Work performed under the auspices of the United States Department of Energy by the Los Alamos National Laboratory.
Rapid, one step staining procedures for analysis of cellular DNA and protein by single and dual laser flow cytometry†
Article first published online: 8 MAR 2005
Copyright © 1982 Wiley-Liss, Inc.
Volume 3, Issue 2, pages 84–90, September 1982
How to Cite
Crissman, H. A. and Steinkamp, J. A. (1982), Rapid, one step staining procedures for analysis of cellular DNA and protein by single and dual laser flow cytometry. Cytometry, 3: 84–90. doi: 10.1002/cyto.990030204
- Issue published online: 16 JUN 2005
- Article first published online: 8 MAR 2005
- Manuscript Accepted: 8 APR 1982
- Manuscript Received: 16 DEC 1981
- Simultaneous DNA-protein analysis;
- cell staining;
- flow cytometry
Detailed, simplified techniques are described for simultaneous staining and analysis of DNA and protein in a number of mammalian cell types. Cell staining involves the addition of appropriate dye mixtures to unfixed or ethanol-fixed cells and subsequent analysis of cell populations in the staining reagents generally within 10 to 20 minutes. The approach is novel in that no centrifugation steps are involved during the staining procedure, thus, eliminating cell clumping and cell loss and making the procedures appropriate for samples containing limited numbers of cells.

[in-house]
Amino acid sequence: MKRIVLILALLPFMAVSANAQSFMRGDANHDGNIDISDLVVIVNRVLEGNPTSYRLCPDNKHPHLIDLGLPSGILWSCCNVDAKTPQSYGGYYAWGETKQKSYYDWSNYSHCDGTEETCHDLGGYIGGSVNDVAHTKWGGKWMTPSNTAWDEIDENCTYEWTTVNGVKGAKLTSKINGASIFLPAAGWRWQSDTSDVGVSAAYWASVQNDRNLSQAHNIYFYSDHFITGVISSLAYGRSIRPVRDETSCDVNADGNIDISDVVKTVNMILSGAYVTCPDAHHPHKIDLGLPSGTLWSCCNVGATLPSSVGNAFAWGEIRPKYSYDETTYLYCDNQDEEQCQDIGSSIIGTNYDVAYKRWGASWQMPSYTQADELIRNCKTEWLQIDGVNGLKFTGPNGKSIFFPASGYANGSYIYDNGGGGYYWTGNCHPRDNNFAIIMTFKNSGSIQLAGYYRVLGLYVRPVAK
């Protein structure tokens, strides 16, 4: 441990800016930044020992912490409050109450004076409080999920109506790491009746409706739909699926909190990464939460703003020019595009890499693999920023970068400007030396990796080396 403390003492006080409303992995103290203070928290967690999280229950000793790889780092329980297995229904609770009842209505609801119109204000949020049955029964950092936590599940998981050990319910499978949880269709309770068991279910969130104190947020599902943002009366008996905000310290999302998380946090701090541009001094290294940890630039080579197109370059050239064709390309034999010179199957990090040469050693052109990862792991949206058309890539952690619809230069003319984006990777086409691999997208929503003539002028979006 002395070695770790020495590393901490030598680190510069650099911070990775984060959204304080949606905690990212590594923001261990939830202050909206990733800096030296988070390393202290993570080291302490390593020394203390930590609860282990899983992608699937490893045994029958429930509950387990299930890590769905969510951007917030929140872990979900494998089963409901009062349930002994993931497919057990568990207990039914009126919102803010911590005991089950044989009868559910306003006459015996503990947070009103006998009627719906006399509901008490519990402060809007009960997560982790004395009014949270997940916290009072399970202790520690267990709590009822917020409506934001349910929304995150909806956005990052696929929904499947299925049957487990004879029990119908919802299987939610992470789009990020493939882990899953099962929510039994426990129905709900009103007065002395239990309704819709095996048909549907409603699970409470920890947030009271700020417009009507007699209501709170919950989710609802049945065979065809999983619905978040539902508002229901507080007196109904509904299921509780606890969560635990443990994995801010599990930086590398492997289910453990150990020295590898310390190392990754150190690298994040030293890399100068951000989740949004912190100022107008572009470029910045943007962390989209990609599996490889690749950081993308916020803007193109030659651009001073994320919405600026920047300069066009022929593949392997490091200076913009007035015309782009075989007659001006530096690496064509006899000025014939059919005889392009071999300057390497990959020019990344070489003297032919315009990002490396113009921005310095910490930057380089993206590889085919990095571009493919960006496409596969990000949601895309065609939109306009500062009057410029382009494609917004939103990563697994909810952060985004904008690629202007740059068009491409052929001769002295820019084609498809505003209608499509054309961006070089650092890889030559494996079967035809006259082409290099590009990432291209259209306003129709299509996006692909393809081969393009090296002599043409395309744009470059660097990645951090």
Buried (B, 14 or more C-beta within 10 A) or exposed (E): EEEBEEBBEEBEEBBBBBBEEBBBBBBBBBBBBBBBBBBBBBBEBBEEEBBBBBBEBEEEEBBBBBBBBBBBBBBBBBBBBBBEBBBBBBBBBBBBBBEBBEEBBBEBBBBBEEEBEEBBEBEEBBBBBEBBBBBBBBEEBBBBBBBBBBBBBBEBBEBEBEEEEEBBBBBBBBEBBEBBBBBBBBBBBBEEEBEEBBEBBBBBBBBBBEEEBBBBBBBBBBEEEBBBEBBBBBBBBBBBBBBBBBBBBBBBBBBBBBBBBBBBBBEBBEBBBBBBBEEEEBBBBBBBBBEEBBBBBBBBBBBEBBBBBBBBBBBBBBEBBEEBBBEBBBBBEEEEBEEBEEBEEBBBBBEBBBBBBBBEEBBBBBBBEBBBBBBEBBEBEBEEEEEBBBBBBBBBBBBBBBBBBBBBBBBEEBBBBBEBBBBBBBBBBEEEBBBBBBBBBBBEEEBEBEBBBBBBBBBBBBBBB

For single wavelength analysis, staining of DNA and protein in ethanol-fixed cells was accomplished with a dye solution containing propidium iodide, fluorescein isothiocyanate and RNase. After 20 minutes at room temperature cells were analyzed using the 488 nanometer (nm) laser excitation line. For dual laser analysis the following dye combinations were employed without RNase: mithramycin-rhodamine 640, mithramycin-substituted rhodamine isothiocyanate, Hoechst 33342-rhodamine 640 and Hoechst 33342-rhodamine isothiocyanate. Unfixed cells were also stained with the Hoechst 33342-rhodamine 640 dye combination. Mithramycin was excited at 457.9 nm, Hoechst 33342 at 333–363 nm, and the rhodamine dyes at 568 nm.
Cell types analyzed included Chinese hamster ovary cells, cultured mouse colon 26 cells, mouse embryo forelimb bud cells, and rat cell samples obtained by lung lavage.